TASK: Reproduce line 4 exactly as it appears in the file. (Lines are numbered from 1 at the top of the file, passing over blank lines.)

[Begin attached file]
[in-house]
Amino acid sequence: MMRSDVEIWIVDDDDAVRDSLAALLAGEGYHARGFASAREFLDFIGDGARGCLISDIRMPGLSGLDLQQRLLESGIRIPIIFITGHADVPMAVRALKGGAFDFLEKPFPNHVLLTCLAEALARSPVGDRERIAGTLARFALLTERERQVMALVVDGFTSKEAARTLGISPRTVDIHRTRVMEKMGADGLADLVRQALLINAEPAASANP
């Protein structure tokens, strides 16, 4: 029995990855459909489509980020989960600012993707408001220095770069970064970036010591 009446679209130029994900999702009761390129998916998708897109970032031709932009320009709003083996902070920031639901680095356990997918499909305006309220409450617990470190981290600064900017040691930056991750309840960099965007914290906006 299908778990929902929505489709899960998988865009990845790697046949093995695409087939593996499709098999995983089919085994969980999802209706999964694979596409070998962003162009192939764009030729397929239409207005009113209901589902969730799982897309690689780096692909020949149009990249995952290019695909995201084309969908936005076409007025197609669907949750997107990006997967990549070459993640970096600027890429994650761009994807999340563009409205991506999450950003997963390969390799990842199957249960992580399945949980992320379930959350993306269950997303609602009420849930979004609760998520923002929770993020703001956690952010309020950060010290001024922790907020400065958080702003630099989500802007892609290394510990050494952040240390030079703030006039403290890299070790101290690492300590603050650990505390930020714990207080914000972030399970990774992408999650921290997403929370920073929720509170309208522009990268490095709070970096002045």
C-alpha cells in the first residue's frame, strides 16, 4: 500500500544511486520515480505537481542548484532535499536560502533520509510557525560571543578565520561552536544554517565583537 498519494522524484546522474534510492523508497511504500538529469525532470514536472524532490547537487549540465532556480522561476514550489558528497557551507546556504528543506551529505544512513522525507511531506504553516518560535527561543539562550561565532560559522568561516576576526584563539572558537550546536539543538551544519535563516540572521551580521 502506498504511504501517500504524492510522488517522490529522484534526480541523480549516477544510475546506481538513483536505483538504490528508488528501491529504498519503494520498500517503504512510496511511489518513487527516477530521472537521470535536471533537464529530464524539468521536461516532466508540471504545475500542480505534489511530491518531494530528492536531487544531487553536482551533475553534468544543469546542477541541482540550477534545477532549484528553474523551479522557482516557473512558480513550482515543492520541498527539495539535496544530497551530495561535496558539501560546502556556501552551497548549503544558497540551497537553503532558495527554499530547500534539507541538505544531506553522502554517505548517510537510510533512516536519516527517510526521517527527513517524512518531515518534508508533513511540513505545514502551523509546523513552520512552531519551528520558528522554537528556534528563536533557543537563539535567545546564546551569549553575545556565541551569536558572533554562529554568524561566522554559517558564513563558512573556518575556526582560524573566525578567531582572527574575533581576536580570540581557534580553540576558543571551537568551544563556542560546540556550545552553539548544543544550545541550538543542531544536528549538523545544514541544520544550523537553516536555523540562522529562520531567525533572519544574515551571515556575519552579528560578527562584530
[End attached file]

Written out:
C-alpha cells in the first residue's frame, strides 16, 4: 500500500544511486520515480505537481542548484532535499536560502533520509510557525560571543578565520561552536544554517565583537 498519494522524484546522474534510492523508497511504500538529469525532470514536472524532490547537487549540465532556480522561476514550489558528497557551507546556504528543506551529505544512513522525507511531506504553516518560535527561543539562550561565532560559522568561516576576526584563539572558537550546536539543538551544519535563516540572521551580521 502506498504511504501517500504524492510522488517522490529522484534526480541523480549516477544510475546506481538513483536505483538504490528508488528501491529504498519503494520498500517503504512510496511511489518513487527516477530521472537521470535536471533537464529530464524539468521536461516532466508540471504545475500542480505534489511530491518531494530528492536531487544531487553536482551533475553534468544543469546542477541541482540550477534545477532549484528553474523551479522557482516557473512558480513550482515543492520541498527539495539535496544530497551530495561535496558539501560546502556556501552551497548549503544558497540551497537553503532558495527554499530547500534539507541538505544531506553522502554517505548517510537510510533512516536519516527517510526521517527527513517524512518531515518534508508533513511540513505545514502551523509546523513552520512552531519551528520558528522554537528556534528563536533557543537563539535567545546564546551569549553575545556565541551569536558572533554562529554568524561566522554559517558564513563558512573556518575556526582560524573566525578567531582572527574575533581576536580570540581557534580553540576558543571551537568551544563556542560546540556550545552553539548544543544550545541550538543542531544536528549538523545544514541544520544550523537553516536555523540562522529562520531567525533572519544574515551571515556575519552579528560578527562584530